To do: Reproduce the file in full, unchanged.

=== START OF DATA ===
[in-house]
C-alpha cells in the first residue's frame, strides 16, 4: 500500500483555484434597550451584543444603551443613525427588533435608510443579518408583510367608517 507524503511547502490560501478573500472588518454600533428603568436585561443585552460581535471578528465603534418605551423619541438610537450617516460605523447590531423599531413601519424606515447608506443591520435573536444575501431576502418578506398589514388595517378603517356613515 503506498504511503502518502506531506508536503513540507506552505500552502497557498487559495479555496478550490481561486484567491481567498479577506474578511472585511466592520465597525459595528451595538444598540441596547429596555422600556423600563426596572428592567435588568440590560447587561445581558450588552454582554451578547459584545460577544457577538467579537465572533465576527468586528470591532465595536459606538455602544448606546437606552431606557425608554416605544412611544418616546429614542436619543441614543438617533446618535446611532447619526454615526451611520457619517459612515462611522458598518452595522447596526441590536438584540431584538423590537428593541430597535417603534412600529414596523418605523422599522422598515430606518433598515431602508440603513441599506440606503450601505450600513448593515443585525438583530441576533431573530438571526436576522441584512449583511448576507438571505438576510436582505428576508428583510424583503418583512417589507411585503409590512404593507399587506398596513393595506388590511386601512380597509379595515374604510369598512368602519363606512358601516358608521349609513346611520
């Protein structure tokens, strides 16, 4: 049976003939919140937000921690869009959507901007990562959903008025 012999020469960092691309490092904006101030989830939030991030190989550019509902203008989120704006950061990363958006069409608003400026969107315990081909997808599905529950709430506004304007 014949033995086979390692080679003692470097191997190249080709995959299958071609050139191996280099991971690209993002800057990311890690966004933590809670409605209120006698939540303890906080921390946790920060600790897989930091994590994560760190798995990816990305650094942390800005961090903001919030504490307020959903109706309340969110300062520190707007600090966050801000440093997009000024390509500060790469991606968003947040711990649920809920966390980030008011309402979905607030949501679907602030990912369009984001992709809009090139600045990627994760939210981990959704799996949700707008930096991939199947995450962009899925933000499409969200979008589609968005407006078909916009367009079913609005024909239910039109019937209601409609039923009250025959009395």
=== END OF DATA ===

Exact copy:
[in-house]
C-alpha cells in the first residue's frame, strides 16, 4: 500500500483555484434597550451584543444603551443613525427588533435608510443579518408583510367608517 507524503511547502490560501478573500472588518454600533428603568436585561443585552460581535471578528465603534418605551423619541438610537450617516460605523447590531423599531413601519424606515447608506443591520435573536444575501431576502418578506398589514388595517378603517356613515 503506498504511503502518502506531506508536503513540507506552505500552502497557498487559495479555496478550490481561486484567491481567498479577506474578511472585511466592520465597525459595528451595538444598540441596547429596555422600556423600563426596572428592567435588568440590560447587561445581558450588552454582554451578547459584545460577544457577538467579537465572533465576527468586528470591532465595536459606538455602544448606546437606552431606557425608554416605544412611544418616546429614542436619543441614543438617533446618535446611532447619526454615526451611520457619517459612515462611522458598518452595522447596526441590536438584540431584538423590537428593541430597535417603534412600529414596523418605523422599522422598515430606518433598515431602508440603513441599506440606503450601505450600513448593515443585525438583530441576533431573530438571526436576522441584512449583511448576507438571505438576510436582505428576508428583510424583503418583512417589507411585503409590512404593507399587506398596513393595506388590511386601512380597509379595515374604510369598512368602519363606512358601516358608521349609513346611520
């Protein structure tokens, strides 16, 4: 049976003939919140937000921690869009959507901007990562959903008025 012999020469960092691309490092904006101030989830939030991030190989550019509902203008989120704006950061990363958006069409608003400026969107315990081909997808599905529950709430506004304007 014949033995086979390692080679003692470097191997190249080709995959299958071609050139191996280099991971690209993002800057990311890690966004933590809670409605209120006698939540303890906080921390946790920060600790897989930091994590994560760190798995990816990305650094942390800005961090903001919030504490307020959903109706309340969110300062520190707007600090966050801000440093997009000024390509500060790469991606968003947040711990649920809920966390980030008011309402979905607030949501679907602030990912369009984001992709809009090139600045990627994760939210981990959704799996949700707008930096991939199947995450962009899925933000499409969200979008589609968005407006078909916009367009079913609005024909239910039109019937209601409609039923009250025959009395």